ReFS vs NTFS, a comparison

ReFSResilient File System – is a Microsoft proprietary file system introduced with Windows Server 2012. It’s not a substitute of NTFS, the file system released in 1993 with Windows NT 3.1 and revised many times, still the only available for the installation of a Windows operating system.

The two file systems are a complement of each other, so it’s important to understand their features in order to use them in their full glory.

Resilience is the key
ReFS has been introduced to safely store large amount of data.

The goals of Microsoft in building ReFS were:

  • Maintain a high level of compatibility with NTFS;
  • Make it able to verify and auto-correct data
  • Optmize for extreme scale
  • Make it able to stay always online, even in case of partial corruptions
  • Provide a full end-to-end resiliency architecture when used in conjunction with the Storage Spaces feature

The key features of ReFS are as follows:

  • Metadata integrity with checksums
  • Integrity streams providing optional user data integrity
  • Allocate on write transactional model for robust disk updates (also known as copy on write)
  • Large volume, file and directory sizes
  • Storage pooling and virtualization makes file system creation and management easy
  • Data striping for performance (bandwidth can be managed) and redundancy for fault tolerance
  • Disk scrubbing for protection against latent disk errors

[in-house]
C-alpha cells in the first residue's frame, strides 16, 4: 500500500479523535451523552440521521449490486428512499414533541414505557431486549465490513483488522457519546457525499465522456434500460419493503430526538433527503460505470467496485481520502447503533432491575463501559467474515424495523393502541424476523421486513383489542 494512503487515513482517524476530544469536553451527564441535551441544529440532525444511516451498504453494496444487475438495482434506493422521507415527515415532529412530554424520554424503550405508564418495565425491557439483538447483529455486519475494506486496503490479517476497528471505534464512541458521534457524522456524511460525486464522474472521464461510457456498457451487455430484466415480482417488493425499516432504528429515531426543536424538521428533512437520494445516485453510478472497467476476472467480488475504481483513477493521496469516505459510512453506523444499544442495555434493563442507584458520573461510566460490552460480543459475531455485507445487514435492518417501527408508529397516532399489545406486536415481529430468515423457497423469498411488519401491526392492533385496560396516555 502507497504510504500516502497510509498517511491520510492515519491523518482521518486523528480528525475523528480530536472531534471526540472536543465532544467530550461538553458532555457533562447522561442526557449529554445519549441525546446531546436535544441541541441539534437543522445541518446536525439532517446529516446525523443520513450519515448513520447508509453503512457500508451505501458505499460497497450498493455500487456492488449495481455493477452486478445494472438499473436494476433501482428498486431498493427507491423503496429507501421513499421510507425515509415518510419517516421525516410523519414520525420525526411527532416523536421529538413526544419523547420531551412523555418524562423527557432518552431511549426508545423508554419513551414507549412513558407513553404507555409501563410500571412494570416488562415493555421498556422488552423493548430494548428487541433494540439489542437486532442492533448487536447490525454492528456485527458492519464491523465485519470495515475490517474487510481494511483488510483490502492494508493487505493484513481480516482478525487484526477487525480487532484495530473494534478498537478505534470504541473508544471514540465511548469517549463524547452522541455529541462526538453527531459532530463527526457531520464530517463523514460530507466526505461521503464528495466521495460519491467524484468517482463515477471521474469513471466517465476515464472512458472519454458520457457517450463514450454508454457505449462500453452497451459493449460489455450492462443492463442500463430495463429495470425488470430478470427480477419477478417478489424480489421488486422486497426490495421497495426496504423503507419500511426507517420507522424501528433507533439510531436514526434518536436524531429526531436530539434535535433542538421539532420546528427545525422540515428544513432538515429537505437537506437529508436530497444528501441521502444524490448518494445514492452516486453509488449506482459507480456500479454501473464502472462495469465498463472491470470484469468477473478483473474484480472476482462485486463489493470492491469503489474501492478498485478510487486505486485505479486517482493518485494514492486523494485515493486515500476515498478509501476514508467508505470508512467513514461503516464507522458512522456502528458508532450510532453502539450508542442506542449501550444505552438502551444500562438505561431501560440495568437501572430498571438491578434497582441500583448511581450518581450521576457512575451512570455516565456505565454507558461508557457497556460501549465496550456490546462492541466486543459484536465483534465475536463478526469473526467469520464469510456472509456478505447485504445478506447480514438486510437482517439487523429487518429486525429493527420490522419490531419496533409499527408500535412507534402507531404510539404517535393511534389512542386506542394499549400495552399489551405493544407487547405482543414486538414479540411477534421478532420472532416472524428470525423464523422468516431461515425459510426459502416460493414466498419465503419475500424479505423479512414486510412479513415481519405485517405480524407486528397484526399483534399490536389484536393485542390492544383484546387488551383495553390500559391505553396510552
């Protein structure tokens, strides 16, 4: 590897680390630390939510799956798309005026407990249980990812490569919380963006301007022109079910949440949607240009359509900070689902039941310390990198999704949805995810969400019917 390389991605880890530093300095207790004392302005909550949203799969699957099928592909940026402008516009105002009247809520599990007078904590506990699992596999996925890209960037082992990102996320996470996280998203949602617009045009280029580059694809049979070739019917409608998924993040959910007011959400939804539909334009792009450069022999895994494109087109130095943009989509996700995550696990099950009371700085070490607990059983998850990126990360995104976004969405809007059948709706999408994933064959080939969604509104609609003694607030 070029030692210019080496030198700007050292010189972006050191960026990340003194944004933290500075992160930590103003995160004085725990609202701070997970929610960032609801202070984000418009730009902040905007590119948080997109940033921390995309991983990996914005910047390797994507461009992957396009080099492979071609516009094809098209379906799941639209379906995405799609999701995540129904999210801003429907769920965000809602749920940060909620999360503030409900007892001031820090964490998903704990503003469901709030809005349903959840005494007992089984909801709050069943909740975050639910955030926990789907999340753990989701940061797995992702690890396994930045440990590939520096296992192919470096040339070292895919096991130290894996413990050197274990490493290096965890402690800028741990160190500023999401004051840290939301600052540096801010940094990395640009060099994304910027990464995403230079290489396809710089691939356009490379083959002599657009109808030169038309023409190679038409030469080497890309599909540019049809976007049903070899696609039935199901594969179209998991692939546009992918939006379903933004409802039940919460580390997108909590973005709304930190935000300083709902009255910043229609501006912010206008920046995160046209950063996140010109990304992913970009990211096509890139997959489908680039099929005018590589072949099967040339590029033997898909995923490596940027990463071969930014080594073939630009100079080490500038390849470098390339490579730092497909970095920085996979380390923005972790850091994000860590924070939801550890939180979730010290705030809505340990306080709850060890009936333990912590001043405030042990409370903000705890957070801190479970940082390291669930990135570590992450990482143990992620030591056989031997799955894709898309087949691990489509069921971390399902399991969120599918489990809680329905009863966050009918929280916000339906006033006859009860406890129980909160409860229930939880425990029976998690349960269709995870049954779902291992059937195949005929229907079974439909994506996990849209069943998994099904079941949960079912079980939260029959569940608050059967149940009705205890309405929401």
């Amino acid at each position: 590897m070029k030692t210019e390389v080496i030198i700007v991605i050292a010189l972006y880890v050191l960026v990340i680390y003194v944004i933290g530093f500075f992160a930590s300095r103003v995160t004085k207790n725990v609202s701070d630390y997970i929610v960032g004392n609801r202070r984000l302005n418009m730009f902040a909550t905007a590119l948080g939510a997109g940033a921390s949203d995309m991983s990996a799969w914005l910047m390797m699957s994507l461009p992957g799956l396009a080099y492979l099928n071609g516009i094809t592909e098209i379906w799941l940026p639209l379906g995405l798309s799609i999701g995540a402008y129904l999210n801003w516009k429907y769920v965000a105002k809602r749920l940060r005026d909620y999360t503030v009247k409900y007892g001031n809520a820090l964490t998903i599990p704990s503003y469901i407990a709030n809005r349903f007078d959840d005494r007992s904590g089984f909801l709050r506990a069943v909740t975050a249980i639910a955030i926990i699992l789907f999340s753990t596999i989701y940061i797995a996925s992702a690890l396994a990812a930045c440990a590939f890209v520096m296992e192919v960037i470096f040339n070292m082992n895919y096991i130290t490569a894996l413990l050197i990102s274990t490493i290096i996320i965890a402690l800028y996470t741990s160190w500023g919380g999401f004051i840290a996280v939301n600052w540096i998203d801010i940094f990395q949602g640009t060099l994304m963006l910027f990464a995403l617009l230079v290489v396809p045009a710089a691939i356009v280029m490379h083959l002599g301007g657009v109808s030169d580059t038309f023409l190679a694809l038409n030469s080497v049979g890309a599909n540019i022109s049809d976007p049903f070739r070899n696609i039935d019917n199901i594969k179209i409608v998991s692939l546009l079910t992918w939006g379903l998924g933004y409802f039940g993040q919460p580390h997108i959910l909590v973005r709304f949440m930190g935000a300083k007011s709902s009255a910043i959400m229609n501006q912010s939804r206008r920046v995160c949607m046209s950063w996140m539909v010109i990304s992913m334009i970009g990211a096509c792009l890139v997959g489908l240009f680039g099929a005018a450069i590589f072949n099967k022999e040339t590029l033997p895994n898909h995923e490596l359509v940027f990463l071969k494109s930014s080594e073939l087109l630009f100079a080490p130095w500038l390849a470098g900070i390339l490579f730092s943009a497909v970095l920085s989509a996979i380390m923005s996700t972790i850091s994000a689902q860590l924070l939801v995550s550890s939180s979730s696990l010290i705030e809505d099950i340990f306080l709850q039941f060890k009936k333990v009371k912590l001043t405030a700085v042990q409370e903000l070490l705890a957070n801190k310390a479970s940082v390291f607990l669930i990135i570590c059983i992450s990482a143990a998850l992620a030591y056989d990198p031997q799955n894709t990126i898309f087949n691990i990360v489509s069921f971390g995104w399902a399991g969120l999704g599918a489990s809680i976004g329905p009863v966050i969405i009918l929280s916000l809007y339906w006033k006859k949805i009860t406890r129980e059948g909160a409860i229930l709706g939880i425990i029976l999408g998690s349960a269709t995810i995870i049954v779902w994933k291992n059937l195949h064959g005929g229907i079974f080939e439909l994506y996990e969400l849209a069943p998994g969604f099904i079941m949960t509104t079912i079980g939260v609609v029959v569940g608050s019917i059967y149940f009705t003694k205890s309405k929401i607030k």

• Resiliency to corruptions with “salvage” for maximum volume availability in all cases
  • Shared storage pools across machines for additional failure tolerance and load balancing

So it’s the perfect solution for data shares, archives, backups and to store Hyper-V virtual machine disks.

NTFS, still your Windows file system
Microsoft made ReFS largely compatible with NTFS but it didn’t implement all its features. For example, ReFS lacks of hard links support and this means it can’t be used to run the operating system and some applications. NTFS is still the only solution here.

Here’s a table comparing the two file systems:

NTFS features ReFS features
Supports Case-sensitive filenames Supports Case-sensitive filenames
Preserves Case of filenames Preserves Case of filenames
Supports Unicode in filenames Supports Unicode in filenames
Preserves & Enforces ACL’s Preserves & Enforces ACL’s
Supports Sparse files Supports Sparse files
Supports Reparse Points Supports Reparse Points
Supports Open By FileID Supports Open By FileID
Supports USN Journal Supports USN Journal
Supports Hard Links
Supports file-based Compression
Supports Disk Quotas
Supports Object Identifiers
Supports Encrypted File System
Supports Named Streams
Supports Transactions
Supports Extended Attributes

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